Soul Sessions Podcast: Tim Walker & the Belhaven Singing Christmas Tree
On today's show, Tim Walker, Director of Choral Arts, here to talk about the 90th Annual Belhaven University Singing Christmas Tree.
Tim says this annual event has been Belhaven's gift to the community for 90 consecutive years, and is America's original singing tree.
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Yolanda: This is Soul Sessions, conversations on culture from Jackson, Mississippi. I'm your host, Yolanda Clay-Moore, bringing you a look at the people, places, and events that make us the City With Soul. On today's show, Tim Walker, Director of Choral Arts, here to talk about the 90th Annual Belhaven University Singing Christmas Tree. Tim says this annual event has been Belhaven's gift to the community for 90 consecutive years, and is America's original singing tree.
Welcome, Tim, how are you doing today?
Tim: I'm great, Yolanda. How are you?
Yolanda: I'm doing well, doing well. Thank you for joining us. You have something pretty exciting coming up. Tell us all about it.
Tim: This year, Belhaven is celebrating the 90th anniversary of the Singing Christmas Tree on December second and third. This is the longest running singing Christmas tree in the United States, and so we're very excited to celebrate this 90th anniversary this year.
Yolanda: Such a unique experience. Tell us a little bit how you put it all together each year.
Tim: Last year we kind of reimagined what the Singing Christmas Tree should look like. Belhaven is unique in that we're fully accredited in all the arts, and so we thought it would be great to incorporate dance and theater into the Singing Christmas Tree, which was a new element to be added. And so last year's tree featured the singers as it has traditionally done for 89 years, but in addition to that, we had theatrical components. A Mary and Joseph duet, full narration, and our dance department put together a beautiful choreographed number representing the angels that came to the manger and they filled the entire football field. It was so energetic because they started on one sideline and it was a surprise to the whole community because this had never happened before. And you could literally feel the energy crossing the field as they made their way through the audience.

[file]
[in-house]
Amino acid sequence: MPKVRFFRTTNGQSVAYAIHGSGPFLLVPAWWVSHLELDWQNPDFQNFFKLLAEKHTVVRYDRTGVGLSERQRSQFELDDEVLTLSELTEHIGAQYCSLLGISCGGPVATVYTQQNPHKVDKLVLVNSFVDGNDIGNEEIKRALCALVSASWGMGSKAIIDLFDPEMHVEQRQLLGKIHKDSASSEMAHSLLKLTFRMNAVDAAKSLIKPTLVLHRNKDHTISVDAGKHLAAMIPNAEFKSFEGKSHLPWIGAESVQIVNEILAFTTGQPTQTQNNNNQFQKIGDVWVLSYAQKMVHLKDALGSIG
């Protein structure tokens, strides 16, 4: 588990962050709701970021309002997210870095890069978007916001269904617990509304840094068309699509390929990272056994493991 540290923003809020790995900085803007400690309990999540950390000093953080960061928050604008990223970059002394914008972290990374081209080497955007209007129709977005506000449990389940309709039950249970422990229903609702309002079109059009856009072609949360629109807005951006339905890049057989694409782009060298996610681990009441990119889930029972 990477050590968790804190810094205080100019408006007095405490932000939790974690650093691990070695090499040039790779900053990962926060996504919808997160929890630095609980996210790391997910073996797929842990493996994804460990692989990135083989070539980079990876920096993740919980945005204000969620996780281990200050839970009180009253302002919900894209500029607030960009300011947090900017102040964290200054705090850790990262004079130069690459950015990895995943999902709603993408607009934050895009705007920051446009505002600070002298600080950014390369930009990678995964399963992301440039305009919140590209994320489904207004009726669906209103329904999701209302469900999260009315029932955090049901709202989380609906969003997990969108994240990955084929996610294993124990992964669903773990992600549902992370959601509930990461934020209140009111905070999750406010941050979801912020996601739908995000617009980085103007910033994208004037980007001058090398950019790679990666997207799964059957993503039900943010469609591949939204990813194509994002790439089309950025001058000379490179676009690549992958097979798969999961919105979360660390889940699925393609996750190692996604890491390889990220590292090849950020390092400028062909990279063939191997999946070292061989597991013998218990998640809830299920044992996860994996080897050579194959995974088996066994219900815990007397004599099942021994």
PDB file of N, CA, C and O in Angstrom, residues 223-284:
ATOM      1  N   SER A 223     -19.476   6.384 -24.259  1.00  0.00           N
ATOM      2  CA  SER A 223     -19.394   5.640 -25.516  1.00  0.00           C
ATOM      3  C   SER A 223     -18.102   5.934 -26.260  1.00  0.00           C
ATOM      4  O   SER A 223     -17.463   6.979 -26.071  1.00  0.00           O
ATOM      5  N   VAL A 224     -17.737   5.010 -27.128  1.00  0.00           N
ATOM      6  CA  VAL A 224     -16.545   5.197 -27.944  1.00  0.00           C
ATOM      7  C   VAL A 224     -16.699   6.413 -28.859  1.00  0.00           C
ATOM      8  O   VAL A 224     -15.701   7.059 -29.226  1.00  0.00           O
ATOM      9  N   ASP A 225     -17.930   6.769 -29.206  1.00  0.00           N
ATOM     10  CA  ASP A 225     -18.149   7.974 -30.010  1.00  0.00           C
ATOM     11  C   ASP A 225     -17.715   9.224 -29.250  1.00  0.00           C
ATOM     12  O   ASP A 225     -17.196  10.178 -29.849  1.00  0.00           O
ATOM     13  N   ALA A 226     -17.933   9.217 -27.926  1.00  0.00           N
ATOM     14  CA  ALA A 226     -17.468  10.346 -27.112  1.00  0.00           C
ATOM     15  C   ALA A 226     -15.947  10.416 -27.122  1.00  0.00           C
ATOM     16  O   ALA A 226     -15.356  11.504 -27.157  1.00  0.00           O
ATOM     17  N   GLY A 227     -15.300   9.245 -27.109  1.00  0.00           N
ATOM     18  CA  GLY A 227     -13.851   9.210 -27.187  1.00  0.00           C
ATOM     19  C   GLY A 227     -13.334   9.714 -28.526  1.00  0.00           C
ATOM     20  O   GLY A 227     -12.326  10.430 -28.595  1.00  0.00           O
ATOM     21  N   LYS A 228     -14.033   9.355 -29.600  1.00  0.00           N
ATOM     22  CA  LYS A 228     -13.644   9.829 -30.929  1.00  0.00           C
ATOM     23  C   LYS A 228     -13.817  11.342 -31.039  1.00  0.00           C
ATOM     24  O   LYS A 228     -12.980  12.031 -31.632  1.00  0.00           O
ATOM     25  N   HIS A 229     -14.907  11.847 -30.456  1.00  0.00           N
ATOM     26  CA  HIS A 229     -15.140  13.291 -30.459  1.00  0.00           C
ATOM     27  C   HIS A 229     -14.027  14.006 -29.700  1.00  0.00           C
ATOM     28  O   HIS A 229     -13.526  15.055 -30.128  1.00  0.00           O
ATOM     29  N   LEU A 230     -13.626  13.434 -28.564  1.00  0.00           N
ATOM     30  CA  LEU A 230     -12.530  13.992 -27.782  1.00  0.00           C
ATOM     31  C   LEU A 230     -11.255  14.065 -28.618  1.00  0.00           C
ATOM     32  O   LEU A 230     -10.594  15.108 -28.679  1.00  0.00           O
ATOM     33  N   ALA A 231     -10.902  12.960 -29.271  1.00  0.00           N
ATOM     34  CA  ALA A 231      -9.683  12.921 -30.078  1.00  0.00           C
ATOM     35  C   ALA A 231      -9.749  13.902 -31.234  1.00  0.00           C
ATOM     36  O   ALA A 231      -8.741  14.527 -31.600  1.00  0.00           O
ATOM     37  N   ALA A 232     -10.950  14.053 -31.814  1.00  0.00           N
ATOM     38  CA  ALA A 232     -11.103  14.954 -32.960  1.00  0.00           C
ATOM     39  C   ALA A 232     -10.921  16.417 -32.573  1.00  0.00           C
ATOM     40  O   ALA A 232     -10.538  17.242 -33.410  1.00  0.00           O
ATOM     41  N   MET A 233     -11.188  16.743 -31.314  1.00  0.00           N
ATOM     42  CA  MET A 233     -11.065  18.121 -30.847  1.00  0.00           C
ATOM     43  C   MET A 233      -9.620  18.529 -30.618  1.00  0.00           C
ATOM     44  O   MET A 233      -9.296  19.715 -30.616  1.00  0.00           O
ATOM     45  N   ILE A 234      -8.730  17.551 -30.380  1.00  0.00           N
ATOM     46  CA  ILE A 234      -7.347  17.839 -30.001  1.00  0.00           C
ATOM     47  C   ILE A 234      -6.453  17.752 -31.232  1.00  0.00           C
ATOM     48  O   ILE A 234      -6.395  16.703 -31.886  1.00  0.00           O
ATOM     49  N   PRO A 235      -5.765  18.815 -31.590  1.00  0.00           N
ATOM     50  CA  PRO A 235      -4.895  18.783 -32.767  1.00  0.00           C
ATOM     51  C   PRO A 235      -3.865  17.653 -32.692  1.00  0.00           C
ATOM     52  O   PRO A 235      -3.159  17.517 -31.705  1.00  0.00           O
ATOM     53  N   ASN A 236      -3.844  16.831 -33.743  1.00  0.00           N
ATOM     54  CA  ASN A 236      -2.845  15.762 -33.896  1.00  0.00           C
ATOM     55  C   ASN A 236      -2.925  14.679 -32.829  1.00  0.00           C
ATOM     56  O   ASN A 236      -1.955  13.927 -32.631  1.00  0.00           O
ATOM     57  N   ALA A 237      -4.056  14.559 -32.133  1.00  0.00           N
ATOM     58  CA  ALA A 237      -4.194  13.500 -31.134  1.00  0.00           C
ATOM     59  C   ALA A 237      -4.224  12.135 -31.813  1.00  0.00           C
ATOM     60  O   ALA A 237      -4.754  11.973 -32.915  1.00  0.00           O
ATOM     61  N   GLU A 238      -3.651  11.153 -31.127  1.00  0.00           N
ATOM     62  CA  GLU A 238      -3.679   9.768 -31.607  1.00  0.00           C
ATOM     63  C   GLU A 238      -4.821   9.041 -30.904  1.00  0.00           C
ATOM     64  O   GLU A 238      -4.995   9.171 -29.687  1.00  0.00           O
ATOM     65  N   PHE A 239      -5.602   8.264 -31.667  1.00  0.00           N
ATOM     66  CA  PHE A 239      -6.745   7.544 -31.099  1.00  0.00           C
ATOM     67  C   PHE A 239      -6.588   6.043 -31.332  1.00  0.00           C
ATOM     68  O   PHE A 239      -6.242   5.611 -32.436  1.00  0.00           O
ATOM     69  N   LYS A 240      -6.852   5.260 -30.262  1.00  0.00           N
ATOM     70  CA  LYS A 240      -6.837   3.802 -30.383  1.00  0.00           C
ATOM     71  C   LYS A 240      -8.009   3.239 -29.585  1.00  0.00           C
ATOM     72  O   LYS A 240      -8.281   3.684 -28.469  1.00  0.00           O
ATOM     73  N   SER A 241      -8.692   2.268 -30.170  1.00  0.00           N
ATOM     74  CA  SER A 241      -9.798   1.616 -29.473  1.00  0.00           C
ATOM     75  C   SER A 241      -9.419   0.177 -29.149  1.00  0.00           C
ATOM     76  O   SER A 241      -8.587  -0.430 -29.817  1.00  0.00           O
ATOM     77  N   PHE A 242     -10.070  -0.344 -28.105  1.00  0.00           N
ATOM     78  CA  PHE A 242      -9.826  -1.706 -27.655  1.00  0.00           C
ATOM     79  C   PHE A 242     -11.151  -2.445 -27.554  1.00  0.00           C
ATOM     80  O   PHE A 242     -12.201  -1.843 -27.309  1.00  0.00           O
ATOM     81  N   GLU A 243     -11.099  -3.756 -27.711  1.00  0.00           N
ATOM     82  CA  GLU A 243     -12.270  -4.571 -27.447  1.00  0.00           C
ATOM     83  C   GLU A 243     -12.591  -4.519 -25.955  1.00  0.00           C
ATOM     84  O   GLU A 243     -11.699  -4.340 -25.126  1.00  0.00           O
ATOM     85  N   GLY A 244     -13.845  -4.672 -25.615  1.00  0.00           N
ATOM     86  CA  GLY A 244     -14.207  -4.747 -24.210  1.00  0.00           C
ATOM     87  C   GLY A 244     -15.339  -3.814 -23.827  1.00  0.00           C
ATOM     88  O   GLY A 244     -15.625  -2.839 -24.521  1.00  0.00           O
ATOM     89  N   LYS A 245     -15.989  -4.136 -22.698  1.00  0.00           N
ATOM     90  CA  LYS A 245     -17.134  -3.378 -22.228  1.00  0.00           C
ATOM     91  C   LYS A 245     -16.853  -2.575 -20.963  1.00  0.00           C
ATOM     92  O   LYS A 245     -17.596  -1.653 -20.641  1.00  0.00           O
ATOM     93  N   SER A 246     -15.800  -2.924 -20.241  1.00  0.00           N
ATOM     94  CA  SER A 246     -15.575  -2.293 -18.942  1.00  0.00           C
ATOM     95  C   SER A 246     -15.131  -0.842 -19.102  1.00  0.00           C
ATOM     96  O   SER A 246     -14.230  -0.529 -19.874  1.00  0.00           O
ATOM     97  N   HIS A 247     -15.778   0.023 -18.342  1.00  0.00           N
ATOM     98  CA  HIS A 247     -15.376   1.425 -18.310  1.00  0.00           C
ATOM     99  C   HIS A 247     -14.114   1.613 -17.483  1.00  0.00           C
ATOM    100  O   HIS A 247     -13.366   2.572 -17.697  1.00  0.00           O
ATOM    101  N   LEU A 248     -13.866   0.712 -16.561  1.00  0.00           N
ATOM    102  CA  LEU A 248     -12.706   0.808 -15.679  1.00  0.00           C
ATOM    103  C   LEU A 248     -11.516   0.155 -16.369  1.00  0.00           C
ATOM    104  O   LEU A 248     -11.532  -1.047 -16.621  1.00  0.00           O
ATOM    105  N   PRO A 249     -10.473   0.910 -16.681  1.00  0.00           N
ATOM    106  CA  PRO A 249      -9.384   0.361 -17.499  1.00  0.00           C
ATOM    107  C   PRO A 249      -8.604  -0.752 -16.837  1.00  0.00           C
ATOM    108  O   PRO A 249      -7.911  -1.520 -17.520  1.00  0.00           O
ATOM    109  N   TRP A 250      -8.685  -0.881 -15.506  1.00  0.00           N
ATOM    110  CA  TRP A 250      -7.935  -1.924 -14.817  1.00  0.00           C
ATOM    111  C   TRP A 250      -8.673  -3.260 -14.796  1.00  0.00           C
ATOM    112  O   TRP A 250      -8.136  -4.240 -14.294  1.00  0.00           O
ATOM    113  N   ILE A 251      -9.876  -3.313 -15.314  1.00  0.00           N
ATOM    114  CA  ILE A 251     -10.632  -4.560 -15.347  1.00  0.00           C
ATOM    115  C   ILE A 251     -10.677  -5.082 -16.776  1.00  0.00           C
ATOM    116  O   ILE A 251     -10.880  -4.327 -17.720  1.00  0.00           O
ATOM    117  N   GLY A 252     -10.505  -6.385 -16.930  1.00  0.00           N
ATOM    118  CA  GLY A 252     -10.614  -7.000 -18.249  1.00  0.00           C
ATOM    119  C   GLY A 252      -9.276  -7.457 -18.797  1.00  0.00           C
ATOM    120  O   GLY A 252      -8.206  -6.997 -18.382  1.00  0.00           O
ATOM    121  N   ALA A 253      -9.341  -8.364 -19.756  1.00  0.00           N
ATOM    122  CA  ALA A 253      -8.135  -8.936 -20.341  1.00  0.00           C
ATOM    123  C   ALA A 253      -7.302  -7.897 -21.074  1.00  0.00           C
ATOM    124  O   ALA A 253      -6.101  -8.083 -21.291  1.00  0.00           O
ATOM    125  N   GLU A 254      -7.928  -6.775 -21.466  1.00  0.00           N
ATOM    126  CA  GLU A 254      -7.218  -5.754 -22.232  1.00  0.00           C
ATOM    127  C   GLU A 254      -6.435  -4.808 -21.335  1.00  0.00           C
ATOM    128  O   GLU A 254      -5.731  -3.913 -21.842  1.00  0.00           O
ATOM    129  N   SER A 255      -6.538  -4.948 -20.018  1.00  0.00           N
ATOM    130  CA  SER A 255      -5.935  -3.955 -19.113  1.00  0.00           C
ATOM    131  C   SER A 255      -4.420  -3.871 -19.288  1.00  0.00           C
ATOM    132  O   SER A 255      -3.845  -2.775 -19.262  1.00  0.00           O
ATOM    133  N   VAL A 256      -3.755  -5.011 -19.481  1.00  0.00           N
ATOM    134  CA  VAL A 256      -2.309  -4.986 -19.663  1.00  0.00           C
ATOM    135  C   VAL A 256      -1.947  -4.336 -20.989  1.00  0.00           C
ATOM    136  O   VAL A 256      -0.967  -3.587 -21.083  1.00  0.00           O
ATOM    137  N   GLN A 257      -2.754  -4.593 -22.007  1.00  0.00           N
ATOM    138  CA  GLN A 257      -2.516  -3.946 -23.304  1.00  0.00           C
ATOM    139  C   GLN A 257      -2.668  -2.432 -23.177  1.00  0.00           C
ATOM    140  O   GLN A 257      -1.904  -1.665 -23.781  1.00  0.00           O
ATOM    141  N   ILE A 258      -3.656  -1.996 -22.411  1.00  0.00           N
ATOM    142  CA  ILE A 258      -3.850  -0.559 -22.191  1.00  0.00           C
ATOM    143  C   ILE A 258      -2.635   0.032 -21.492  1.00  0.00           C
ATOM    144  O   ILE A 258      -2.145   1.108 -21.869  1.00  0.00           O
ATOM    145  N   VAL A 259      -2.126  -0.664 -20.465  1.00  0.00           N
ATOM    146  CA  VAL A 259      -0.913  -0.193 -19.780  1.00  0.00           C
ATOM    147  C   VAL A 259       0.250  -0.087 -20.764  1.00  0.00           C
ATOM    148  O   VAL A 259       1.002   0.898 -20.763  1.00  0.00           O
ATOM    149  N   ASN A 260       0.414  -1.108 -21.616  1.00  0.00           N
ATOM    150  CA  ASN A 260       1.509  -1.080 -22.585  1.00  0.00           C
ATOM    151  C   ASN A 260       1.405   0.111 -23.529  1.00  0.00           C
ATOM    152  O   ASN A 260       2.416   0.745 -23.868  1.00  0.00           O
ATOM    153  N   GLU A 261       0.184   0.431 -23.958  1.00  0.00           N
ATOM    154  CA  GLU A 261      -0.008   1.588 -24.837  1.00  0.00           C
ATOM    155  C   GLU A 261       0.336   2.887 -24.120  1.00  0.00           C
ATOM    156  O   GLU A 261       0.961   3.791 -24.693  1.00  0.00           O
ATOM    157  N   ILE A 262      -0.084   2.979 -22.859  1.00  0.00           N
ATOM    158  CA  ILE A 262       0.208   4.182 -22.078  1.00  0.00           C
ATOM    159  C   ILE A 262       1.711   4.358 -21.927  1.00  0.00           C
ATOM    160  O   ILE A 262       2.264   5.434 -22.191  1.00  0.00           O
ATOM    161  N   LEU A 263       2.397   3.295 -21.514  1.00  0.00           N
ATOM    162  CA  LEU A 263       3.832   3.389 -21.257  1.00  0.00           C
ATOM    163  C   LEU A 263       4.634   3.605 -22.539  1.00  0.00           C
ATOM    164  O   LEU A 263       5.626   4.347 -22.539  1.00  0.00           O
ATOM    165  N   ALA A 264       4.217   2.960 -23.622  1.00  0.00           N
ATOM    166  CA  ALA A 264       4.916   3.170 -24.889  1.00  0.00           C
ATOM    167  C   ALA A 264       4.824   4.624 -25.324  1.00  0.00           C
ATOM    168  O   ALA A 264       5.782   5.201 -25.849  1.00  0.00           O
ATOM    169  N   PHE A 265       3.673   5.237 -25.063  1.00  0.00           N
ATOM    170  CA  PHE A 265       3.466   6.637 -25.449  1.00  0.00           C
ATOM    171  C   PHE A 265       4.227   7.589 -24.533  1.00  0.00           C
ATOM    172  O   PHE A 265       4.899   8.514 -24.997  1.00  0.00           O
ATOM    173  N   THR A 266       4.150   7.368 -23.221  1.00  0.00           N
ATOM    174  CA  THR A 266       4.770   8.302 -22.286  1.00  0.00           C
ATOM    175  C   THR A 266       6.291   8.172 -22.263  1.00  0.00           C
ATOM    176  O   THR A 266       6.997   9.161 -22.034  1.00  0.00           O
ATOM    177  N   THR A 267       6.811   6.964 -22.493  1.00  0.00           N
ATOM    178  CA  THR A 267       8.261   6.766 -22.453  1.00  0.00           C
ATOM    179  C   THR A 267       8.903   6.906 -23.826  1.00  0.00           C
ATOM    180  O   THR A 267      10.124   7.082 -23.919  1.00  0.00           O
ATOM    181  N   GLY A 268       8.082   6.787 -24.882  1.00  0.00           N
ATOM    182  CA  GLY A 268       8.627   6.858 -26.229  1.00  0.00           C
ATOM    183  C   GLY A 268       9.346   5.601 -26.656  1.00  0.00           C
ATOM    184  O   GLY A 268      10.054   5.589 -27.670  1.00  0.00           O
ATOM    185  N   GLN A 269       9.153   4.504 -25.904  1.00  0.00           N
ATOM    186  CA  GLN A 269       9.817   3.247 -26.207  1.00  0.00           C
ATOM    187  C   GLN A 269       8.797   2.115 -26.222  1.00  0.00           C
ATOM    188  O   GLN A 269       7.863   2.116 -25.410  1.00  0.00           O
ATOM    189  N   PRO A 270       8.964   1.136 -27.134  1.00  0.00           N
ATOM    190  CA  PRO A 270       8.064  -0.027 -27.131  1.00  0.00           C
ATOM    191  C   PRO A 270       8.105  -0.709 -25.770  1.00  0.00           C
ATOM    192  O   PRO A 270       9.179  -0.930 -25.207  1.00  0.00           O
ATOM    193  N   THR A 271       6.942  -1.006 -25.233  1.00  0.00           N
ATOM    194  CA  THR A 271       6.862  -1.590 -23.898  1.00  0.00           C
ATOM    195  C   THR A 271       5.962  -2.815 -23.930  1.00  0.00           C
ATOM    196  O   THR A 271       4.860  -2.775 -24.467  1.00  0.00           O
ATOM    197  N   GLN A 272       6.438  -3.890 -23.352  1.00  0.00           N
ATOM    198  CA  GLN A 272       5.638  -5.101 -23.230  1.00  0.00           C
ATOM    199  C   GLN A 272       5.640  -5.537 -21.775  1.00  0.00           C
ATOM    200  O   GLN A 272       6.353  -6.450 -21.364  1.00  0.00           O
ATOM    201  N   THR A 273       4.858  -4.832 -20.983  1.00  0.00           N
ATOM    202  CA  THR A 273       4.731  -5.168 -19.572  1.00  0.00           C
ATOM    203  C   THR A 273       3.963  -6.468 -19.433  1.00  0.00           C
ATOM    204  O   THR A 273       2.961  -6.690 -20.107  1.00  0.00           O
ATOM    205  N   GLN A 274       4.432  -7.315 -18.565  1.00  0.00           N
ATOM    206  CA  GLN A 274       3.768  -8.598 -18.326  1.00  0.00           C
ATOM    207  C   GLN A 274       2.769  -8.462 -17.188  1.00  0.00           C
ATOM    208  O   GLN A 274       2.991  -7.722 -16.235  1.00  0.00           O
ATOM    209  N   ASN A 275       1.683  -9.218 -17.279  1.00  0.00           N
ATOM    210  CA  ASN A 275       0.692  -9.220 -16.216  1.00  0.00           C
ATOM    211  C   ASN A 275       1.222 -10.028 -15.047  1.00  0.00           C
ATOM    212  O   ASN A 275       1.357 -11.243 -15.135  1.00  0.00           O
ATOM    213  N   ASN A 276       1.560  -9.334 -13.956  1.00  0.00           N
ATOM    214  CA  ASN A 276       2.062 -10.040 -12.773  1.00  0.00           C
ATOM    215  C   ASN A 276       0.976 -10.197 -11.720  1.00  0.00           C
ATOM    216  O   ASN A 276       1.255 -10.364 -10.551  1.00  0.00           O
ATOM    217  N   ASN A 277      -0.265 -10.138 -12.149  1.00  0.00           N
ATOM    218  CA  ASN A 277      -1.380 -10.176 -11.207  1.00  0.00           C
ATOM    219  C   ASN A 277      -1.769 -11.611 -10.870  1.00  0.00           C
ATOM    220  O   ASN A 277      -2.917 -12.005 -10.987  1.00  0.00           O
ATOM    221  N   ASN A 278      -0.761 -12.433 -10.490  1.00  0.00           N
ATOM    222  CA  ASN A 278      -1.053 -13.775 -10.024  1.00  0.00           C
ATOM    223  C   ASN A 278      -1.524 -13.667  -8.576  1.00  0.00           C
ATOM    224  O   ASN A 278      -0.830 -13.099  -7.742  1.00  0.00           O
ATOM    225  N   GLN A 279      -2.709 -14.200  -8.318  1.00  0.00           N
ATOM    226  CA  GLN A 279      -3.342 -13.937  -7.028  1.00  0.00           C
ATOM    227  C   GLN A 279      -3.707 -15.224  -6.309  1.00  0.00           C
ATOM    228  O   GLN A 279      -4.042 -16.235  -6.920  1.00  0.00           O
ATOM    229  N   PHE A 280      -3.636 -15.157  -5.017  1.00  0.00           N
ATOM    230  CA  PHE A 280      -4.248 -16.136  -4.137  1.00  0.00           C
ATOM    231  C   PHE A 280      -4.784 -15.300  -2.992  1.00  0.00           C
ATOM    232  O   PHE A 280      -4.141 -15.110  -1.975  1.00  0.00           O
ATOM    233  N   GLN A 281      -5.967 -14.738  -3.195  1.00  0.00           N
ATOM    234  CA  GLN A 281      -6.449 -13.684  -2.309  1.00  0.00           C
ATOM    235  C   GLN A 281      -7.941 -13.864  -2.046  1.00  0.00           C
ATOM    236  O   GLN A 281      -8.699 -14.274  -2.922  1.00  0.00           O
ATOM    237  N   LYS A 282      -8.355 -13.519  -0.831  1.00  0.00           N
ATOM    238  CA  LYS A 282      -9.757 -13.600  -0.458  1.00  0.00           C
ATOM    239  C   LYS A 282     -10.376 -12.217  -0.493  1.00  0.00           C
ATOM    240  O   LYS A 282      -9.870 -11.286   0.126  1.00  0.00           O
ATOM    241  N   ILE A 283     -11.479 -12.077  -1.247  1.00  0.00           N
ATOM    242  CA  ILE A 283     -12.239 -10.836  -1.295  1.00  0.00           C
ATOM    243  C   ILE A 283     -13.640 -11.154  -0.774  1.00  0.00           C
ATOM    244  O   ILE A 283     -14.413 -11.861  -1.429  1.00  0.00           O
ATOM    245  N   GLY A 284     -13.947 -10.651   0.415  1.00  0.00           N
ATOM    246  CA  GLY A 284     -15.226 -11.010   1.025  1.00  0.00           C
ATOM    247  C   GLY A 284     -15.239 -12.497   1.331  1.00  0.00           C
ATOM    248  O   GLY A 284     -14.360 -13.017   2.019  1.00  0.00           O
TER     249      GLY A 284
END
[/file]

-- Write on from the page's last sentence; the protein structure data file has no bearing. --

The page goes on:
Yolanda: You're kind of new to the faculty, is that correct?
Tim: Yes, this is my third year.
Yolanda: What did you think about it when you first heard about the Singing Christmas Tree?
Tim: I have done singing Christmas trees in the past. In fact, when I lived in Lafayette, Louisiana, our church did a singing Christmas tree, which was very different because it was a full Broadway style production. But I have never done one outside, and so last year was a big learning curve for me to learn how to do a singing Christmas tree in a football field and stadium. Everyone got on board and we got very excited. And so even as we have approached this year, the excitement of, "Please tell us that the angels are coming back this year," have been one of the main things that the community fell in love with. And I think last year just reignited an excitement about this tradition here in Jackson.
Yolanda: You speak of tradition and it is truly a tradition. It's a place for community and fellowship and just a great celebration. Can you kind of speak to that?
Tim: Yeah. It is one of those things that no matter what age you are, you can come and be in an environment that is very festive, very warm. Someone even last night described it to me as a cozy environment that just really kicks off the Christmas season for them. Another addition we added last year was the addition of a children's choir comprised of students from St. Andrews Episcopal, First Pres Day School and MRA. And so students from those three schools, along with Covenant Pres, are joining us again this year. So it's bringing young families and children into this now 90 year old tradition and it's beautiful for me to see grandparents gathered in the stands and on the field, and then these first three fourth graders coming and joining us on the field as well. It truly is a multi-generational tradition.